What makes Golden State one of the best teams in NBA history? LeBron James and Cleveland found out in Game 4.
CLEVELAND — When you think of the signature traits of the Warriors, none of them quite do justice to the most successful team in NBA history. They have two of the best three-point shooters of all time, but the Cavs entered the Finals hitting more threes than any other team in the playoffs. Golden State has one the most captivating offenses in NBA history, but so did the Steve Nash Suns. They play small ball, but so do half the teams in today's NBA.
Game 4 got us closer to truth. What really sets the Warriors apart is that they're faster, smarter, and tougher than any team in the NBA. You can take away a few of those advantages for a game or two, but over the course of seven games in two weeks, it starts to get impossible. Golden State pulled out a 108-97 win Friday night, earning a dominant 3-1 Finals lead with the series shifting back to Oracle.
The Cavs looked flat–out exhausted by the fourth quarter. Kyrie Irving looked like he might pass out, LeBron James looked old and frustrated, and role players like J.R. Smith and Iman Shumpert were invisible. The Cleveland defense that had slowed Golden State the first few games was suddenly giving up wide-open looks on every other possession, and the offense was reverting to lazy pull-up jumpers and iso-ball from Kyrie.
There are plenty of people who will blame Cleveland's loss on the Cavs themselves—we're about to have another national referendum on LeBron, definitely—but I'm not sure it works this time. The Cavs were awful in the first two losses, but they were locked in on both ends of the floor Friday. The problem is that "locked in" against these Warriors means chasing shooters all over the court for 48 minutes. It means dealing with split-second closeouts from Draymond Green and Andre Iguodala, and the whole time, trying to go shot-for-shot with the best offense ever. I don't blame LeBron for running out of gas after 46 minutes in this torture chamber. This is what Golden State does to teams.
Stephen Curry helps, too. He's either the catalyst for everything else, or the one ingredient that makes it all truly unstoppable, but either way, he blew things up Friday. He had 38 points, including several death blows near the end to short-circuit any Cavs comeback attempts. He fought through screens, he got rebounds and putbacks, and the threes finally fell. "He's the MVP for a reason," Steve Kerr said afterward.
The Steph revival didn't happen immediately. He started off with a solid eight points in the first quarter, but even so, they came with a handful of turnovers, frustration against Tristan Thompson and even an airball.
For a few minutes, I began to wonder if the Warriors were actually beatable. Not just in the game, but the series. Curry had been struggling, the Warriors had looked tired and flat against the Thunder and again in Cleveland, and maybe they were just beaten up enough to give the Cavs a shot. The Cavs went up eight in the third quarter, and with the entire stadium vibrating, it looked like this series would be tied heading into Monday's Game 5.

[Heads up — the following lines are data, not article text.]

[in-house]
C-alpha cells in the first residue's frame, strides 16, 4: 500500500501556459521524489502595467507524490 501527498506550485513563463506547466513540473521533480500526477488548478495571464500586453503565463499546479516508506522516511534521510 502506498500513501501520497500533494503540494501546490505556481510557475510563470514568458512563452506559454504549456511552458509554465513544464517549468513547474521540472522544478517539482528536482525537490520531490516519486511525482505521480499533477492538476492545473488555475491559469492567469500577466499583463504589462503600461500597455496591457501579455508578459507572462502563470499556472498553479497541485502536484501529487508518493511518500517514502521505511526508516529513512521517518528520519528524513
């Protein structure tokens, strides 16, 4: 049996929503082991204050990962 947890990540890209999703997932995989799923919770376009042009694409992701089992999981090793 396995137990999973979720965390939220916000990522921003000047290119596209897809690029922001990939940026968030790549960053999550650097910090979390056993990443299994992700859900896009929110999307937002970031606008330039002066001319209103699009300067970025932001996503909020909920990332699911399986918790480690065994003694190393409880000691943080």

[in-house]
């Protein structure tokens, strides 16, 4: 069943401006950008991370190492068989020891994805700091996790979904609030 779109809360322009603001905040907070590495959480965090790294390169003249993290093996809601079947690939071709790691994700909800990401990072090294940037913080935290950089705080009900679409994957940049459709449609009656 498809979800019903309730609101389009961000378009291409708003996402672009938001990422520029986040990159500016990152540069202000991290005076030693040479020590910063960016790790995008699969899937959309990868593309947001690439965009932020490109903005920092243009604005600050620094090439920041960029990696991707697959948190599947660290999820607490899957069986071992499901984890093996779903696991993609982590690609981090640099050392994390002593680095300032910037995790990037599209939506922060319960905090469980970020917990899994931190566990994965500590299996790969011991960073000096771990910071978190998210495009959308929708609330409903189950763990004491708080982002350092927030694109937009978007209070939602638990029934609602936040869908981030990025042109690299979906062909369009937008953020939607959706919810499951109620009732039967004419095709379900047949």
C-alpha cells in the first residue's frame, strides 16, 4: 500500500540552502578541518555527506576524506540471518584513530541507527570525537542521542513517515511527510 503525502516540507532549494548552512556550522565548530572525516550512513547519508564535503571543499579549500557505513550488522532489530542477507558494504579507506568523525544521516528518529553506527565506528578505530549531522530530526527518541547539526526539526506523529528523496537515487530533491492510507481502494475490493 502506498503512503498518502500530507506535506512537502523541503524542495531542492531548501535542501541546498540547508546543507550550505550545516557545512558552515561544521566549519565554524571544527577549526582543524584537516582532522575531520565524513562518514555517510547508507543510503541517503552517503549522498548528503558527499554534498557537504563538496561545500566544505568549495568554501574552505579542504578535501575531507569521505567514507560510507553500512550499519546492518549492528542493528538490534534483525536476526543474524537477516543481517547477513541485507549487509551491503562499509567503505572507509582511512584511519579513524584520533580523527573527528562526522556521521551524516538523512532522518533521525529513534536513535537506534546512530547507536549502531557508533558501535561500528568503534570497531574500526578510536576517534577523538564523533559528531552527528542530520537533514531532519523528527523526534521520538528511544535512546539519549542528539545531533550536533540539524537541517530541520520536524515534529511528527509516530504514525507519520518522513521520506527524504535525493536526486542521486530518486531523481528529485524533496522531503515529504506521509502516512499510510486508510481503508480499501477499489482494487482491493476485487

Then Curry came back. He hit two threes, Klay Thompson hit another, and two minutes after Cleveland finally opened the game up, its lead was down to two. It was a reminder of how demoralizing the Warriors can be. The Cavs were doing everything right— and it really didn't matter.
After averaging 28 points combined the first three games, the Splash Brothers exploded for 63 in Game 4. "They went up eight," Draymond Green said. "We really turned it on and pushed the ball. We hit a couple of threes in transition. From there, there was no looking back."
"We always feel comfortable," Kerr added, "that if we're competing and defending over 48 minutes, we're going to break loose at some point offensively."
I'm pretty sure that Kerr's point is the Warriors' greatest advantage. When things get tight, the Warriors don't overthink anything. The offense stays the same, they keep shooting the same shots, and eventually it works. It's a smarter way to approach basketball, but it also requires an almost inhuman detachment from pressure. "For 48 minutes we executed a lot better," Curry explained afterward. "I think we got back to enjoying the process and the challenge of winning playoff games."
It saved them against OKC, and against Memphis last year, and for the second year in a row, it buried Cleveland in a Game 4. They hit 17 threes by the time it was over. While we wait for Game 5, there was one more development to mention from Friday.
That was the best game of the Finals, obviously. It was close until late in the fourth quarter, and it felt like the Cavs' last stand. It was also physical as hell, with hard fouls, and post-whistle trash talk that mounted as things unfolded. And it's telling that Golden State wound up getting better as it all got uglier. That's how the game got out of hand.
It wasn't the "jump-shooting team" that started settling for lazy pull-ups in the fourth quarter, and it's never been "going small" that allows the Warriors to drive everyone nuts. The real problem for the NBA is that Golden State can go small with Draymond and Klay and Iguodala, and still be tougher than guys like Kevin Love, LeBron James and Tristan Thompson. Meanwhile, there was Curry, the MVP who fought through screens, got his looks, and broke the game open.
This is how you become one of the best teams ever. The Warriors wear teams out mentally and physically. They don't blink when their shots don't fall, and when things get chippy, they have the pieces to battle with anyone. There's at least one more game left, but we saw everything Friday.